Don’t you wish you didn’t have to think about each and every device that Bob & Sally were using to play video?

We’ve got it covered with our Adobe Max 2011 BYOD Lab

“Video Player Development for Multiple Devices” .
(boring name right? I know, but still…)

WTF is BYOD? Stands for Bring Your Own Device – it just means you’ll need to bring your own devices to follow along. Here is what we’re looking at for setup:

We’ll go over concepts and code with you to take the tediousness out of developing video players.

Android? Yep.

iOS? Sure-nuff

Blackberry? Um….yeah, this is Flash baby – we got it.

We’ll show you how to AUTO-MAGICALLY detect the platform and screen size and let the player do the work for you.

If you’re attending our session, AWESOME. Thanks!

I’m sure you’d like to get going early right…I thought you might.

Go download the BYOD Lab Files

Hey, even if you’re not going to the session or Max, you’ll get some good sample files right?

While you’re at it, check out Jun Heider’s “Multiscreen Project Best Practices” session too.

F4Fragment Extractor App & Adobe Marketplace Problems

I want to let anyone interested in the F4Fragment Extractor know that I’m working with Adobe to resolve some issues with my Marketplace account. For now I can’t access the account to make updates and changes to the offering. My plan is to add some requested features like command line arguments and the ability to handle multi-bitrate files auto-magically. But, I can’t until Adobe helps with fixing my access.

I’ll make sure to post an update as soon as I get access to the site.

The Cooking Channel’s Eat Street in our Parking Lot

Ian Kleinman of the Inventing Room

Ian Kleinman of the Inventing RoomA long time friend of mine, Ian Kleinman is going to be featured on the Cooking Channel’s Eat Street TV show.  If you want some awesomely-crazy-wacked-out snacks, to show your support for Ian, or just want to get on TV, come hang with the Inventing Room and the Realeyes crew. Here the menu that Ian has creaeted for the cart tomorrow:

  • Apple pie “Koolaid”
  • Hot fudge ice cream, espresso fudge cookie
  • Homemade whipped marshmallow
  • Strawberry yuzu sorbet with frozen olive oil
  • Popcorn space foam
  • Miracle fruit tasting
  • Creme brulee with banana foster
  • Coconut ice cream with brown sugar
  • Braised pineapple and raspberry bubbles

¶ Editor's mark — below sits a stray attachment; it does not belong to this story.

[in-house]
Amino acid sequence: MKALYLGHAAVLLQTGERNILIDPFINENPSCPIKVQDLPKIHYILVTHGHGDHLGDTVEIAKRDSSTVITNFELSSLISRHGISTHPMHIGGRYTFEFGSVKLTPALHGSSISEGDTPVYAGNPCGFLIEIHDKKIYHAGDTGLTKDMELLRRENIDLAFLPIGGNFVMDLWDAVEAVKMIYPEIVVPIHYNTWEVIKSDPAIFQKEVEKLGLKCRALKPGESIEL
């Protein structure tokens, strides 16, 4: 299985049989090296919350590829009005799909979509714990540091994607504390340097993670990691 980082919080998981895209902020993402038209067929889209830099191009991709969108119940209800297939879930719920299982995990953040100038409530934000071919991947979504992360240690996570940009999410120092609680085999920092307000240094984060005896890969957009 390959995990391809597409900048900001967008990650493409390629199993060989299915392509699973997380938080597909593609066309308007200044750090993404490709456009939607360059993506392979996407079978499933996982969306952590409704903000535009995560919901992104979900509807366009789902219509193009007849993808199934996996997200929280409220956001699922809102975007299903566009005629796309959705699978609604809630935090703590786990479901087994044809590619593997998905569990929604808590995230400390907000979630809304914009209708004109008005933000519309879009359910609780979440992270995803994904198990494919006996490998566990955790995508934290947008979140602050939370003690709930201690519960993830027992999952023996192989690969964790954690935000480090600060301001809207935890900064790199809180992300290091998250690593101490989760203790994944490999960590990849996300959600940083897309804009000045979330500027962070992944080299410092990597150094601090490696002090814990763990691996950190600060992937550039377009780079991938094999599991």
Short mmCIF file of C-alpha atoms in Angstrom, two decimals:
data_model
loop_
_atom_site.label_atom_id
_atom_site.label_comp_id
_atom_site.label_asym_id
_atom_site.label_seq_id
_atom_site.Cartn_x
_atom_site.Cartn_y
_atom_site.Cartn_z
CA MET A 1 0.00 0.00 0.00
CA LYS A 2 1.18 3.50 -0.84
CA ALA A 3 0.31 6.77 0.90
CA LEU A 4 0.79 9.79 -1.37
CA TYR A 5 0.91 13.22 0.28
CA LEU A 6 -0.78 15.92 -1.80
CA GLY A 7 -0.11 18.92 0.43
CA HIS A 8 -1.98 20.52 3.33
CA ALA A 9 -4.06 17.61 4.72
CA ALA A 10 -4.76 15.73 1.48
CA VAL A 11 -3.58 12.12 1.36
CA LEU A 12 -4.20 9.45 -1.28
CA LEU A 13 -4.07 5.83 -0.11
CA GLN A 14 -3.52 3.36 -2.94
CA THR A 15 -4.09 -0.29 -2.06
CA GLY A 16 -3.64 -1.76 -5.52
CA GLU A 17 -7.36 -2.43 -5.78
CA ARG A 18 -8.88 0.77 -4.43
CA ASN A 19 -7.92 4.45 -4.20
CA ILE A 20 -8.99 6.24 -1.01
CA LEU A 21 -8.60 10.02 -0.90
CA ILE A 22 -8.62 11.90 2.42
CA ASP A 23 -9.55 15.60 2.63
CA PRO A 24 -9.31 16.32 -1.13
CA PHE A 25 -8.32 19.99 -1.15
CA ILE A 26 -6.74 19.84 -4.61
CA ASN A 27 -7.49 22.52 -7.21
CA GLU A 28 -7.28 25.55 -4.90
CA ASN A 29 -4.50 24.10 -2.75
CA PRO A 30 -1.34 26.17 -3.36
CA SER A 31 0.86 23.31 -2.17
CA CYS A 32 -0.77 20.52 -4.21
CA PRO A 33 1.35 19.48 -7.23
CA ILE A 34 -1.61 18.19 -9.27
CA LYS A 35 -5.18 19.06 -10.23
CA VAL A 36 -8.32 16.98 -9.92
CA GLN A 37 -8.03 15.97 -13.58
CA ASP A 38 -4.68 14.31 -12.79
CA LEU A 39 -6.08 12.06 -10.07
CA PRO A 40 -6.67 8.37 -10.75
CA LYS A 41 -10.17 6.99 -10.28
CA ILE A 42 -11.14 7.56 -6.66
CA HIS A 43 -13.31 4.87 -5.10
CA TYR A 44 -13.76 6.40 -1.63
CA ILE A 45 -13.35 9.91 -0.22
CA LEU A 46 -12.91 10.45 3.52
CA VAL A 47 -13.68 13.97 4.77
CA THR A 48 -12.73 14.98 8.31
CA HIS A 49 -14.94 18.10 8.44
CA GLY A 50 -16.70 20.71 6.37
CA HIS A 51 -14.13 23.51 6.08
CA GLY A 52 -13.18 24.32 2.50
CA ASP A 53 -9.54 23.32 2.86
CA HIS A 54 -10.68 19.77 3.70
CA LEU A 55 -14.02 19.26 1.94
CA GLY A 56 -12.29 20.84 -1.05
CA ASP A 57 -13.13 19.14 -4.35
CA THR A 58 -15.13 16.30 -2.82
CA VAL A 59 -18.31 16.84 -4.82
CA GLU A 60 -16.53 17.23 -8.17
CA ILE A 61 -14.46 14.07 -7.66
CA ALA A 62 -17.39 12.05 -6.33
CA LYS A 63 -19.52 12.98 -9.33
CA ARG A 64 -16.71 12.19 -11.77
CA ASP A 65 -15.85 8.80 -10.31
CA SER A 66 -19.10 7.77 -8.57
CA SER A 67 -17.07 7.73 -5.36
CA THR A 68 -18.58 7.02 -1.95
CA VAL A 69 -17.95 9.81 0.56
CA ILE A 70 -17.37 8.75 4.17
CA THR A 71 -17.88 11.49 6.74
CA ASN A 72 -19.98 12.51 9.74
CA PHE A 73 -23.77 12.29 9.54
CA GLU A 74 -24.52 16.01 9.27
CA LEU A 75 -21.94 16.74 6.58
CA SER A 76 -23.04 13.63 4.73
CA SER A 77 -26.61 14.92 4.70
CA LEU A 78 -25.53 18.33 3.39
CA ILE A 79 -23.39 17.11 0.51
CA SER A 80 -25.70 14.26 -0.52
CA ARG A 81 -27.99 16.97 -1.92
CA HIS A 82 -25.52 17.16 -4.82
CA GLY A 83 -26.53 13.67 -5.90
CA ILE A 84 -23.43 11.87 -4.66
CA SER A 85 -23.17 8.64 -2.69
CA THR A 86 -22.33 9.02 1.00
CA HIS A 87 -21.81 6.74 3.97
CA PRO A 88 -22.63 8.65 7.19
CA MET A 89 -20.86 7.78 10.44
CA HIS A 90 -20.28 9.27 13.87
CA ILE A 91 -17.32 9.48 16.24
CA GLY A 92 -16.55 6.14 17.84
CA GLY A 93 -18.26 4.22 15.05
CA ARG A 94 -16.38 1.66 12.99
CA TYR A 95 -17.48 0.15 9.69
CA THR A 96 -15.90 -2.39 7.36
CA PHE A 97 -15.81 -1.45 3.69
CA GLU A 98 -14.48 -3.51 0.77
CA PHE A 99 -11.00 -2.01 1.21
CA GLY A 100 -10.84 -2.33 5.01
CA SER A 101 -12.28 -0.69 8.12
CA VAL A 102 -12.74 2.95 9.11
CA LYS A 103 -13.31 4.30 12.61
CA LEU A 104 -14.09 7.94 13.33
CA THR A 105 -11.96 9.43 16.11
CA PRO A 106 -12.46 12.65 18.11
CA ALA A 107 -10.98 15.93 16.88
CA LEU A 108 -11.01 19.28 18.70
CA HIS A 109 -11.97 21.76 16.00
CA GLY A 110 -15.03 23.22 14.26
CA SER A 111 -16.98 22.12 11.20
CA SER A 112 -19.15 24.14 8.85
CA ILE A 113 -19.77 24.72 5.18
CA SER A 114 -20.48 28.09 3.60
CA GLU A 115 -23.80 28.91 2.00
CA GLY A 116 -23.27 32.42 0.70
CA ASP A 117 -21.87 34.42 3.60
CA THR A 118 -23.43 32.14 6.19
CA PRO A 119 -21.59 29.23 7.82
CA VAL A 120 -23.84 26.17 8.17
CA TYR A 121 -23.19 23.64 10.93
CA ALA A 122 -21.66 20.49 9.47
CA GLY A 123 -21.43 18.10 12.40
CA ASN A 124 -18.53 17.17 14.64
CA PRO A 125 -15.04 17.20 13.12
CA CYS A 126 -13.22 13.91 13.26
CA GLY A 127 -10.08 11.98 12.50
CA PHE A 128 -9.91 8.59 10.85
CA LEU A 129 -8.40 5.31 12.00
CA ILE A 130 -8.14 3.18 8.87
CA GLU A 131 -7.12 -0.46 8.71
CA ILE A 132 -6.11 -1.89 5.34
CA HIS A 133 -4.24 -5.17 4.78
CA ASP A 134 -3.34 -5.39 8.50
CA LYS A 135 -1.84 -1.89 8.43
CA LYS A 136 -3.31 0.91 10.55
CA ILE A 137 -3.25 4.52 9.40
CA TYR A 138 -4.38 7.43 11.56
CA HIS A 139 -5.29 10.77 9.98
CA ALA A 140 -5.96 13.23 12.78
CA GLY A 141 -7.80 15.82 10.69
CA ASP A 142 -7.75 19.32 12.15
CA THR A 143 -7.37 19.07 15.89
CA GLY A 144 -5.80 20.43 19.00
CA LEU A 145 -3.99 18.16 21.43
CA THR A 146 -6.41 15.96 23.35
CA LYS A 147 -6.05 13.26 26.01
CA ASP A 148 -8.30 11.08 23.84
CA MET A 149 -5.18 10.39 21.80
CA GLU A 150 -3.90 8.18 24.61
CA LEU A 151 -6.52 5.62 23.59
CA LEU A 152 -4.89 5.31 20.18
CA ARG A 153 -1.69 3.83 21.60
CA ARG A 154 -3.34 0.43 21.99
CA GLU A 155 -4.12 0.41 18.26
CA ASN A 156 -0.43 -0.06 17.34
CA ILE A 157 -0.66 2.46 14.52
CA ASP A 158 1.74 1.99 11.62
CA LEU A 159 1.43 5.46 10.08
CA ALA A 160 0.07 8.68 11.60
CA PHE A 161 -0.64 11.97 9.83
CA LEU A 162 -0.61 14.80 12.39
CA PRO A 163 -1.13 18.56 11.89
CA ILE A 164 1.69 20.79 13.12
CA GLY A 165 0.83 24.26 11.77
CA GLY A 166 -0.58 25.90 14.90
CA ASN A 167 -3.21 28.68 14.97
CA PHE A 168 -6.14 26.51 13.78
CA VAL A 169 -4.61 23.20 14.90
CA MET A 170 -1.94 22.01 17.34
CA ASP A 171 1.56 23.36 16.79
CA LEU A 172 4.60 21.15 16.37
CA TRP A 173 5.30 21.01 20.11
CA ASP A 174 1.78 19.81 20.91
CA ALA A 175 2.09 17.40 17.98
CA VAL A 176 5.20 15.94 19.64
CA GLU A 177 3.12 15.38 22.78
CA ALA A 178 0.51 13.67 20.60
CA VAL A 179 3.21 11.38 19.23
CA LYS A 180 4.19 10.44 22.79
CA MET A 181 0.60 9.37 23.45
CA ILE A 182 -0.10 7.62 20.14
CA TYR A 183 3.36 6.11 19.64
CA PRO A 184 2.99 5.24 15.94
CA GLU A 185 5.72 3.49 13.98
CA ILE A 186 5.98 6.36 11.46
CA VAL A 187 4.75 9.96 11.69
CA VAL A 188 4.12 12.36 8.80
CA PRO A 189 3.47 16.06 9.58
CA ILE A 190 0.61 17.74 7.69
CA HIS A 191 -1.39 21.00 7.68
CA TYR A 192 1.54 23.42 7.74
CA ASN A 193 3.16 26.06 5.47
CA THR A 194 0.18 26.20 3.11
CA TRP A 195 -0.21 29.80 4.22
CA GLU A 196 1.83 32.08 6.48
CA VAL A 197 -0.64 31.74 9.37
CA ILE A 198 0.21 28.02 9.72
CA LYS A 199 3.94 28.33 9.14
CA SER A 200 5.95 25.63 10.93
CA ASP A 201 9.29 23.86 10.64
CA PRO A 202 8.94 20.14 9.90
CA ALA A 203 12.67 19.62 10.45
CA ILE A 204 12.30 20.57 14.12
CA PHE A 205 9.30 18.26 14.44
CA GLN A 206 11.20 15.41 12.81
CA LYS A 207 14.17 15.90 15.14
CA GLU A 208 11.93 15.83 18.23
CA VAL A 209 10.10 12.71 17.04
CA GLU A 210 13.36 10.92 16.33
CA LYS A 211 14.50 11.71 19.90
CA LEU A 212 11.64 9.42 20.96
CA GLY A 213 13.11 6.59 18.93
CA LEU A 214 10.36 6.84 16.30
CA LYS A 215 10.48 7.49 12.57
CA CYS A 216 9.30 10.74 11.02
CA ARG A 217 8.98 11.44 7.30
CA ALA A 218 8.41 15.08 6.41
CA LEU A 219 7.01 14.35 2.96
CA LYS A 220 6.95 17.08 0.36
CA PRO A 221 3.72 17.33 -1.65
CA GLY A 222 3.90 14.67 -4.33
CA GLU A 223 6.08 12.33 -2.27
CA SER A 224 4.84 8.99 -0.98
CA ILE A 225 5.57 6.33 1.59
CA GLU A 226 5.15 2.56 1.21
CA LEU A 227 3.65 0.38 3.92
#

Ian & The Eat Street crew will be in the parking lot (behind our offices at 940 Logan) filming Ian and his inventive cart Tuesday March 31st from 8:30 am until 3:30 pm.

Mobile Flex: View Data

From the previous post you should know how to navigate from 1 view to the next using the ViewNavigator.  Now, you want some data in that view right? No problem, this is where the View object’s ‘data‘ property comes into play. Setting the data property is accomplished by passing the data object, in addition to the View’s class name, into the pushView() method on the navigator object.

Example:

[as3]navigator.pushView(MyNewView, dataObject);[/as3]

This effectively calls the setting for the data property of the new View (MyNewView) object that is created.

Managing View Data

You could work with the data property on the View object directly. For instance, if the data object passed into the View via the pushView() method was a simple user object that contained a name property, you could bind the name property to a label control.

Example:

[xml]<s:Label id="name_lbl" text="{data.name}" />[/xml]

Overriding the Data Property Setter

Usually though, you’d want to override the setter for the data property. Then you can type your object and work with it in a better manner.

Example:

[as3]protected var user:User;
override public function set data(value:Object):void
{
super.data = value;
user = value as User;
}[/as3]

[xml]<s:Label text="{user.name}" />[/xml]

So now we’ve got the data in the view. The next step is to manage the state of each view. With mobile apps you can’t count on the view staying around, so we’ll need to keep a tight control on the state of each view. That way we can bring the user right back where they expect to be when they come back to the app after a call for example. In the next post we’ll look into how to do this. Stay tuned.

This article has also been posted on the Realeyes website.